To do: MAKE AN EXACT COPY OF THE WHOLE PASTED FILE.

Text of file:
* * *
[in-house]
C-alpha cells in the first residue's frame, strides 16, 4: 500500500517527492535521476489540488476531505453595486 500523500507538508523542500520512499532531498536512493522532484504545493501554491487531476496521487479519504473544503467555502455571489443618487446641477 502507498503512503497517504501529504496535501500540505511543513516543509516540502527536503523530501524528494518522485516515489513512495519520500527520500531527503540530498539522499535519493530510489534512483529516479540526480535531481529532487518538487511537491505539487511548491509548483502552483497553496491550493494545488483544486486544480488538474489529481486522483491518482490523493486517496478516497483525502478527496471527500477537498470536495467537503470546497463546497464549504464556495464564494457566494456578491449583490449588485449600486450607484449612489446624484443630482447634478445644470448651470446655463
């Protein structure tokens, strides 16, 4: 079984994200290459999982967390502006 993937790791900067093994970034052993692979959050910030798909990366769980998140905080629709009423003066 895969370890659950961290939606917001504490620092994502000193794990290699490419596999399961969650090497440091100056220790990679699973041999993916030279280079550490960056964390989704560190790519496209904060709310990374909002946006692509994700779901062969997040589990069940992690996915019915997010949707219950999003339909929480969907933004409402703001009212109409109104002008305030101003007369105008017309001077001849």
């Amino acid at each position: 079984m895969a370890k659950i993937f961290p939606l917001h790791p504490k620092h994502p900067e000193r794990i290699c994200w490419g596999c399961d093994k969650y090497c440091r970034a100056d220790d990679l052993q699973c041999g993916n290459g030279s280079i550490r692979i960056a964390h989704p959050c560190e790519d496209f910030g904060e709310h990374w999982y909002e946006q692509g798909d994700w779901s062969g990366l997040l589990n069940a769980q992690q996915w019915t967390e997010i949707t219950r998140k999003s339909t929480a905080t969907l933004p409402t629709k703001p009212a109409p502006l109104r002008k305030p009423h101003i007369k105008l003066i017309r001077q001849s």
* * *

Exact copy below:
[in-house]
C-alpha cells in the first residue's frame, strides 16, 4: 500500500517527492535521476489540488476531505453595486 500523500507538508523542500520512499532531498536512493522532484504545493501554491487531476496521487479519504473544503467555502455571489443618487446641477 502507498503512503497517504501529504496535501500540505511543513516543509516540502527536503523530501524528494518522485516515489513512495519520500527520500531527503540530498539522499535519493530510489534512483529516479540526480535531481529532487518538487511537491505539487511548491509548483502552483497553496491550493494545488483544486486544480488538474489529481486522483491518482490523493486517496478516497483525502478527496471527500477537498470536495467537503470546497463546497464549504464556495464564494457566494456578491449583490449588485449600486450607484449612489446624484443630482447634478445644470448651470446655463
């Protein structure tokens, strides 16, 4: 079984994200290459999982967390502006 993937790791900067093994970034052993692979959050910030798909990366769980998140905080629709009423003066 895969370890659950961290939606917001504490620092994502000193794990290699490419596999399961969650090497440091100056220790990679699973041999993916030279280079550490960056964390989704560190790519496209904060709310990374909002946006692509994700779901062969997040589990069940992690996915019915997010949707219950999003339909929480969907933004409402703001009212109409109104002008305030101003007369105008017309001077001849």
């Amino acid at each position: 079984m895969a370890k659950i993937f961290p939606l917001h790791p504490k620092h994502p900067e000193r794990i290699c994200w490419g596999c399961d093994k969650y090497c440091r970034a100056d220790d990679l052993q699973c041999g993916n290459g030279s280079i550490r692979i960056a964390h989704p959050c560190e790519d496209f910030g904060e709310h990374w999982y909002e946006q692509g798909d994700w779901s062969g990366l997040l589990n069940a769980q992690q996915w019915t967390e997010i949707t219950r998140k999003s339909t929480a905080t969907l933004p409402t629709k703001p009212a109409p502006l109104r002008k305030p009423h101003i007369k105008l003066i017309r001077q001849s």